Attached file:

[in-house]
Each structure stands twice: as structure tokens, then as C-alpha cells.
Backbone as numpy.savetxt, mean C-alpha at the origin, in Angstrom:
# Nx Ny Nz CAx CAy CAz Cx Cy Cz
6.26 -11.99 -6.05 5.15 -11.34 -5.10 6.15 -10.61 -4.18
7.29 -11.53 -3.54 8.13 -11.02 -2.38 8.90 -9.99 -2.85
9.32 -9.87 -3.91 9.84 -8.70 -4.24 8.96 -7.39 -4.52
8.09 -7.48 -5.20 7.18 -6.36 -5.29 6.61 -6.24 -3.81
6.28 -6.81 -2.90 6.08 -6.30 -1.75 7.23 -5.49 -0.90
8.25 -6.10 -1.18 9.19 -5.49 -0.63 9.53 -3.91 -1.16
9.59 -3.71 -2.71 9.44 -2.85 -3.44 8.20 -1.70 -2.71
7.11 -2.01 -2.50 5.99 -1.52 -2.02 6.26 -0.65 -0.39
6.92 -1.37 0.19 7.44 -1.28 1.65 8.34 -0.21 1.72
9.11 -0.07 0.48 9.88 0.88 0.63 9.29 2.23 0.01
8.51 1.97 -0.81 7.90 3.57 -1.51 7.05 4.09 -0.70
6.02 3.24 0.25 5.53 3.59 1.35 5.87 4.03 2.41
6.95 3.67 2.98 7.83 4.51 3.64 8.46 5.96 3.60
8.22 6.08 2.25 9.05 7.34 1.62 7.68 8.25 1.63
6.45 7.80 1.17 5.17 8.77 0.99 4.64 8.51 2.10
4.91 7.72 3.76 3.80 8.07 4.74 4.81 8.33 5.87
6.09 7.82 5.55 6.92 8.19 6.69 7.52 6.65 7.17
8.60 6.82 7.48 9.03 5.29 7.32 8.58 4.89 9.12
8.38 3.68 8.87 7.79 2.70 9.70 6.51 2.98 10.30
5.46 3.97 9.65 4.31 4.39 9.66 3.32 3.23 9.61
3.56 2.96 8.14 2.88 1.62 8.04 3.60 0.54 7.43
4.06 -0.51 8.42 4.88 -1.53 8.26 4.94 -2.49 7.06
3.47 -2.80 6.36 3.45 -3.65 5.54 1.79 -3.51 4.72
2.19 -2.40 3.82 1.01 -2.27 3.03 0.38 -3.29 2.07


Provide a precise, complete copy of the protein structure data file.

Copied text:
[in-house]
Each structure stands twice: as structure tokens, then as C-alpha cells.
Backbone as numpy.savetxt, mean C-alpha at the origin, in Angstrom:
# Nx Ny Nz CAx CAy CAz Cx Cy Cz
6.26 -11.99 -6.05 5.15 -11.34 -5.10 6.15 -10.61 -4.18
7.29 -11.53 -3.54 8.13 -11.02 -2.38 8.90 -9.99 -2.85
9.32 -9.87 -3.91 9.84 -8.70 -4.24 8.96 -7.39 -4.52
8.09 -7.48 -5.20 7.18 -6.36 -5.29 6.61 -6.24 -3.81
6.28 -6.81 -2.90 6.08 -6.30 -1.75 7.23 -5.49 -0.90
8.25 -6.10 -1.18 9.19 -5.49 -0.63 9.53 -3.91 -1.16
9.59 -3.71 -2.71 9.44 -2.85 -3.44 8.20 -1.70 -2.71
7.11 -2.01 -2.50 5.99 -1.52 -2.02 6.26 -0.65 -0.39
6.92 -1.37 0.19 7.44 -1.28 1.65 8.34 -0.21 1.72
9.11 -0.07 0.48 9.88 0.88 0.63 9.29 2.23 0.01
8.51 1.97 -0.81 7.90 3.57 -1.51 7.05 4.09 -0.70
6.02 3.24 0.25 5.53 3.59 1.35 5.87 4.03 2.41
6.95 3.67 2.98 7.83 4.51 3.64 8.46 5.96 3.60
8.22 6.08 2.25 9.05 7.34 1.62 7.68 8.25 1.63
6.45 7.80 1.17 5.17 8.77 0.99 4.64 8.51 2.10
4.91 7.72 3.76 3.80 8.07 4.74 4.81 8.33 5.87
6.09 7.82 5.55 6.92 8.19 6.69 7.52 6.65 7.17
8.60 6.82 7.48 9.03 5.29 7.32 8.58 4.89 9.12
8.38 3.68 8.87 7.79 2.70 9.70 6.51 2.98 10.30
5.46 3.97 9.65 4.31 4.39 9.66 3.32 3.23 9.61
3.56 2.96 8.14 2.88 1.62 8.04 3.60 0.54 7.43
4.06 -0.51 8.42 4.88 -1.53 8.26 4.94 -2.49 7.06
3.47 -2.80 6.36 3.45 -3.65 5.54 1.79 -3.51 4.72
2.19 -2.40 3.82 1.01 -2.27 3.03 0.38 -3.29 2.07